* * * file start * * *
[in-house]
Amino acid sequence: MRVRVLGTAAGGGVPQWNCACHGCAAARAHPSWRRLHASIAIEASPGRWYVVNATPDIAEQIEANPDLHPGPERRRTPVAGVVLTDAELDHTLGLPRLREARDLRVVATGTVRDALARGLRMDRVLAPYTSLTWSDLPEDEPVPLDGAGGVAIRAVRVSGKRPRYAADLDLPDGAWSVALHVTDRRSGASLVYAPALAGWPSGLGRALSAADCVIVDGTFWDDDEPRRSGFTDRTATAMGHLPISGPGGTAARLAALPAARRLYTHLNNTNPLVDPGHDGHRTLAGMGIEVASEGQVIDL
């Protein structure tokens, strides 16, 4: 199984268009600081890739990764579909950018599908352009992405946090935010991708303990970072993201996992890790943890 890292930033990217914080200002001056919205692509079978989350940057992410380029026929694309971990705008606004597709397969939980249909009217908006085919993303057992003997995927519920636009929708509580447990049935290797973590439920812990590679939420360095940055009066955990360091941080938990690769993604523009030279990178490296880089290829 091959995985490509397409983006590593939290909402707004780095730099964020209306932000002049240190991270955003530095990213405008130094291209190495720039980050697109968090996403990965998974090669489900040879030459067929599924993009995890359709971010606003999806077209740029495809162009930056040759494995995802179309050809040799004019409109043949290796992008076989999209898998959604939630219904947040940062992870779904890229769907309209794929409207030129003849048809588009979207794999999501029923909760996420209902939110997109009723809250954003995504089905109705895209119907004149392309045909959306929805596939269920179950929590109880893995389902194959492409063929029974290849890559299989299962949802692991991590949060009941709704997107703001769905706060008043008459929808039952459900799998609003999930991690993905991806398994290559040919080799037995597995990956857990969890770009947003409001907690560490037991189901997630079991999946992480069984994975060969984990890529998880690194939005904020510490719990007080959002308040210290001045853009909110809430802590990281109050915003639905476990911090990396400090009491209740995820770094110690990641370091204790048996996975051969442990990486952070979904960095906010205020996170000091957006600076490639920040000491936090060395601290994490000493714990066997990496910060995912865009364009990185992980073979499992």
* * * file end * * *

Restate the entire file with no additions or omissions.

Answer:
[in-house]
Amino acid sequence: MRVRVLGTAAGGGVPQWNCACHGCAAARAHPSWRRLHASIAIEASPGRWYVVNATPDIAEQIEANPDLHPGPERRRTPVAGVVLTDAELDHTLGLPRLREARDLRVVATGTVRDALARGLRMDRVLAPYTSLTWSDLPEDEPVPLDGAGGVAIRAVRVSGKRPRYAADLDLPDGAWSVALHVTDRRSGASLVYAPALAGWPSGLGRALSAADCVIVDGTFWDDDEPRRSGFTDRTATAMGHLPISGPGGTAARLAALPAARRLYTHLNNTNPLVDPGHDGHRTLAGMGIEVASEGQVIDL
């Protein structure tokens, strides 16, 4: 199984268009600081890739990764579909950018599908352009992405946090935010991708303990970072993201996992890790943890 890292930033990217914080200002001056919205692509079978989350940057992410380029026929694309971990705008606004597709397969939980249909009217908006085919993303057992003997995927519920636009929708509580447990049935290797973590439920812990590679939420360095940055009066955990360091941080938990690769993604523009030279990178490296880089290829 091959995985490509397409983006590593939290909402707004780095730099964020209306932000002049240190991270955003530095990213405008130094291209190495720039980050697109968090996403990965998974090669489900040879030459067929599924993009995890359709971010606003999806077209740029495809162009930056040759494995995802179309050809040799004019409109043949290796992008076989999209898998959604939630219904947040940062992870779904890229769907309209794929409207030129003849048809588009979207794999999501029923909760996420209902939110997109009723809250954003995504089905109705895209119907004149392309045909959306929805596939269920179950929590109880893995389902194959492409063929029974290849890559299989299962949802692991991590949060009941709704997107703001769905706060008043008459929808039952459900799998609003999930991690993905991806398994290559040919080799037995597995990956857990969890770009947003409001907690560490037991189901997630079991999946992480069984994975060969984990890529998880690194939005904020510490719990007080959002308040210290001045853009909110809430802590990281109050915003639905476990911090990396400090009491209740995820770094110690990641370091204790048996996975051969442990990486952070979904960095906010205020996170000091957006600076490639920040000491936090060395601290994490000493714990066997990496910060995912865009364009990185992980073979499992």